The Left Hand of Darkness is a visionary sci-fi story about a lone human ambassador to Winter, an alien world whose inhabitants’ biology allows them to choose—and change—their gender. His goal is to facilitate Winter’s inclusion in a growing intergalactic civilization. But to do so he must bridge the gulf between his own views and those of the completely different culture that he encounters. Exploring psychology, society, and human emotion on an alien world, The Left Hand of Darkness is as a landmark achievement – especially considering that it came out in 1969!
In this episode, I examined how despite being very slow-paced (or, perhaps, because of this), Le Guin’s novel is incredibly engaging. Enjoy!
Science fiction space operas are stories told at an epic scale. How can you make such a vast world accessible to readers? How can you ground these fantastical and strange new worlds in a sense of realism?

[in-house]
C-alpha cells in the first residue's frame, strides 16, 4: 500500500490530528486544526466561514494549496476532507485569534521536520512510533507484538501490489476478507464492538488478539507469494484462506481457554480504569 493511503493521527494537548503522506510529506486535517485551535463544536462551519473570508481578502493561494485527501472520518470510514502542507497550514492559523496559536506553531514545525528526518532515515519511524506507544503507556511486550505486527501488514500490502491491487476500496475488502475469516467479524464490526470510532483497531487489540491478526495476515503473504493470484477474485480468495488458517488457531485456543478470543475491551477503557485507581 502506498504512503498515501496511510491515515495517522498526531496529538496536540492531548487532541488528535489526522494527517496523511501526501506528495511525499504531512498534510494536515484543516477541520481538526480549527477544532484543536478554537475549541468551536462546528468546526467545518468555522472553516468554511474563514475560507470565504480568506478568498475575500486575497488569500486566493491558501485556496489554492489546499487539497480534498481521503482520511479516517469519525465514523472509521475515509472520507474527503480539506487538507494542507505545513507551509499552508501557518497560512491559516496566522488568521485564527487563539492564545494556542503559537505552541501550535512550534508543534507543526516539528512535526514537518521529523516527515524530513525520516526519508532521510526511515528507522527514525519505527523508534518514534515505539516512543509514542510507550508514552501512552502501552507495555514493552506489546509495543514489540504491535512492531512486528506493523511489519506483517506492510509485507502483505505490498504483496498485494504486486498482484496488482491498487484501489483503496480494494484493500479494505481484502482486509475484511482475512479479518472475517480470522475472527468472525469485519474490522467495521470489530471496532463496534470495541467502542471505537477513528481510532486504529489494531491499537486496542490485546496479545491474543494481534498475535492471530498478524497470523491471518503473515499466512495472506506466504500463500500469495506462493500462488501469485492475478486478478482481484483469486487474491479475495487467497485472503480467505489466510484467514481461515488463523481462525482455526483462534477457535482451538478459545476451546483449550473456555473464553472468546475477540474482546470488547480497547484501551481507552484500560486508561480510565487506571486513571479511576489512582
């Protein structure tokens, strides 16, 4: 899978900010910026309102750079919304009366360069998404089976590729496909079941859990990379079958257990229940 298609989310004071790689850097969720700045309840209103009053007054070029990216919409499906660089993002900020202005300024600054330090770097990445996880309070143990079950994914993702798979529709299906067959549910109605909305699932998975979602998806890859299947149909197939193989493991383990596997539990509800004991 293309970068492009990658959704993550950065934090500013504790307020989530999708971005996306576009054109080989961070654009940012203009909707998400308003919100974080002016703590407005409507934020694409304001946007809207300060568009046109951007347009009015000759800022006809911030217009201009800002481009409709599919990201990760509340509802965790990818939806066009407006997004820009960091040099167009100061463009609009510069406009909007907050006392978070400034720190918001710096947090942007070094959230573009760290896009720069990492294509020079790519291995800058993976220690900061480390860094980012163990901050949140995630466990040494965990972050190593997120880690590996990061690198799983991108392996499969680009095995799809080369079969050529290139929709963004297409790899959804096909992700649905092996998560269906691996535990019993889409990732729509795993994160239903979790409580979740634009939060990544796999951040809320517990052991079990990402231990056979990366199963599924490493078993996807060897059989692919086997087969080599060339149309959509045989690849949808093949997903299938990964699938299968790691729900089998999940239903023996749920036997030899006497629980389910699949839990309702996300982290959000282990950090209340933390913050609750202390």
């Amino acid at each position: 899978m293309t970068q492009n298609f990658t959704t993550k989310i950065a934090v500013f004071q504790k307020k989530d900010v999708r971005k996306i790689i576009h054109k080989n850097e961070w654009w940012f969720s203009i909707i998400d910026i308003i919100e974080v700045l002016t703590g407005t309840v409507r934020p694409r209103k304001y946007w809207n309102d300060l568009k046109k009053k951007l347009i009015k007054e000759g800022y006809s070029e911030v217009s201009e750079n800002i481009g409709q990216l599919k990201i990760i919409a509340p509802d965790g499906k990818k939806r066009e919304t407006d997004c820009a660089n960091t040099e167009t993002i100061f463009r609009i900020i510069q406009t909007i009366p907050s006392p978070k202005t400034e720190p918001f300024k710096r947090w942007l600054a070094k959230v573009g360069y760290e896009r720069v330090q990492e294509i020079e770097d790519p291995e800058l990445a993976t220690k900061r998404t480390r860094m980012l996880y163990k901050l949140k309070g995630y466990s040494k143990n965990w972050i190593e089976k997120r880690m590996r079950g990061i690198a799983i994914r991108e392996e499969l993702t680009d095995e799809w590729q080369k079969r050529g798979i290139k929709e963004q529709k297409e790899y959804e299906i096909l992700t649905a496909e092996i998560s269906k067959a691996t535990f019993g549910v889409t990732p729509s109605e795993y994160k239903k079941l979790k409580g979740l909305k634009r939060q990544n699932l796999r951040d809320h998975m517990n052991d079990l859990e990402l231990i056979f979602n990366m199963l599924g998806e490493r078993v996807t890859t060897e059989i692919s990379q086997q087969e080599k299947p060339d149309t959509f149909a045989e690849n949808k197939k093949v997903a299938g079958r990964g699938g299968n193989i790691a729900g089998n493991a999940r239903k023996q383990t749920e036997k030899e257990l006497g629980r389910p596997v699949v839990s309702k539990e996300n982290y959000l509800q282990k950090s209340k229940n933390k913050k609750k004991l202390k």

Balancing the epic with the human is perhaps the greatest strength of Leviathan Wakes by James S. A. Corey (first book in The Expanse). Today’s show dives deep into analysing how characters are they key to guiding readers through epic stories.
Subtly conveying information to readers is a delicate skill. It’s one that Rowling mastered in the Harry Potter series, where all the information is available to readers well before it’s needed, but only coalesces at the required moment. In today’s episode, I describe the 4 M’s of subtle foreshadowing, in relation to the Potter saga. Enjoy!
Fitzgerald’s classic chronicle of the Jazz age is often praised for its wonderful prose. In this episode, I examine what makes his prose so stylistically appealing – and we look at how you can write better prose. Keep beating on, boats against the current!
I’ve read this book multiple times and love it more with each re-read. In this episode, I try to figure out why it’s so engaging, and end up categorising problems/conflict into 6 distinctive archetypes which can benefit any story.